HOLYOKE — The Whiting Street Reservoir Study Committee released a final report in November that said the reservoir should be used as a place for passive recreation into the future while remaining a potential water source for the city.
The City Council formed the committee in 2019 after it recognized Holyoke Water Works faced significant costs to repair the reservoir’s spillway. The committee was tasked with reviewing what it would cost to maintain the reservoir and repurpose the area all the while “ensuring that reasonable environmental considerations are maintained.”
The seven-person committee reviewed current environmental laws, regulations, protections and how they affected how the reservoir was currently used and neighboring properties. The process included a series of public meetings and considering “potential new resources including expanded uses.”
The report emphasized protecting Whiting Street Reservoir through restrictive conservation measures.
According to the report, the reservoir was built around 1890 to store water from a smaller reservoir to the east. Whiting Street owned a massive parcel that stretched along the foot of Mount Tom.
Holyoke Water Works owns and operates the facility, and the Water Works Commission controls access and uses. Though a nonpotable water resource, Whiting Street Reservoir must abide by “strict” safety and environmental regulations.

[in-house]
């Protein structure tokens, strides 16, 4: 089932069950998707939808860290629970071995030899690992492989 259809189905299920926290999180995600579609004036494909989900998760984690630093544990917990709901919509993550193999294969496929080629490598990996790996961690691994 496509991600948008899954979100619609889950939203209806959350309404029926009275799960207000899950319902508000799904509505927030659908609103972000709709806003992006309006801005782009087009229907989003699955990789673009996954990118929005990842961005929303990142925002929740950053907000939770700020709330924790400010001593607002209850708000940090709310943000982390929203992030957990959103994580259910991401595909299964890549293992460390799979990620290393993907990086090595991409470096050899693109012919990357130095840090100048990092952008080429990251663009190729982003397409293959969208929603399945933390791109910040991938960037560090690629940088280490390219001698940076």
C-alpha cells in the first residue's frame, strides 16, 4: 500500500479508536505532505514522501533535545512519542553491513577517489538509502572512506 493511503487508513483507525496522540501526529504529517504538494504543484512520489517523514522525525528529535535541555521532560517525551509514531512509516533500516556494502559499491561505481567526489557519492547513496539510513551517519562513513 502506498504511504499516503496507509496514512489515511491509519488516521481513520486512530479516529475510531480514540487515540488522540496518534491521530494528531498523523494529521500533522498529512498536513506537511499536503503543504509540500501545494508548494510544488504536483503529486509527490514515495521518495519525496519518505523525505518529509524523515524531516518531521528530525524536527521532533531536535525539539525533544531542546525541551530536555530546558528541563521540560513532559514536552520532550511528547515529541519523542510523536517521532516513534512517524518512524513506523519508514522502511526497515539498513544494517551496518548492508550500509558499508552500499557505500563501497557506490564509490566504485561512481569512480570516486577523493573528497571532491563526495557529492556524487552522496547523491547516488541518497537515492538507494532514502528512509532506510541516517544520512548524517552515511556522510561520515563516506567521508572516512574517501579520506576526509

Permitted activities inside Whiting Reservoir include walking, jogging, hiking, biking, nature photography and other passive pursuits. Swimming, fishing, boating, dog walking, horseback riding, motor vehicles and alcoholic drinks are forbidden.
“Structural safety of the reservoir is an important issue since Interstate 91 is only 1,000 feet due east and downstream from the Whiting Street Reservoir dam and main outfall, and dozens of residences are directly downstream of the reservoir,” the report states.
The study offered several key recommendations, such as making sure the area is available for Holyoke residents for passive recreation through conservation restrictions while keeping its 550 million gallons of water capacity available to the city, should a future need arise.
The committee also recommended creating a statement and a plan in order to help direct the area’s use and manage its resources, implementing it with an “Areawide Management Council” that includes neighboring property owners to help “coordinate area management.”
In talks with the committee, the Water Works clarified that the City of Holyoke would need the reservoir’s water capacity in the future.
“Furthermore, regulatory agencies that oversee public water supply are also likely to require water filtration at all City reservoirs,” the study states. “The filtration requirements will allow the (Whiting Street Reservoir) to maintain its standby public water supply status or to meet standards if pushed into service to meet water supply needs.”
A spillway renovation project is slated for 2023 was dubbed a “significant financial commitment,” along with installing a filtration system.
“This means that public access, and the type and intensity of public recreational uses, will need to be planned, controlled, and limited to protect the reservoir,” the report reads.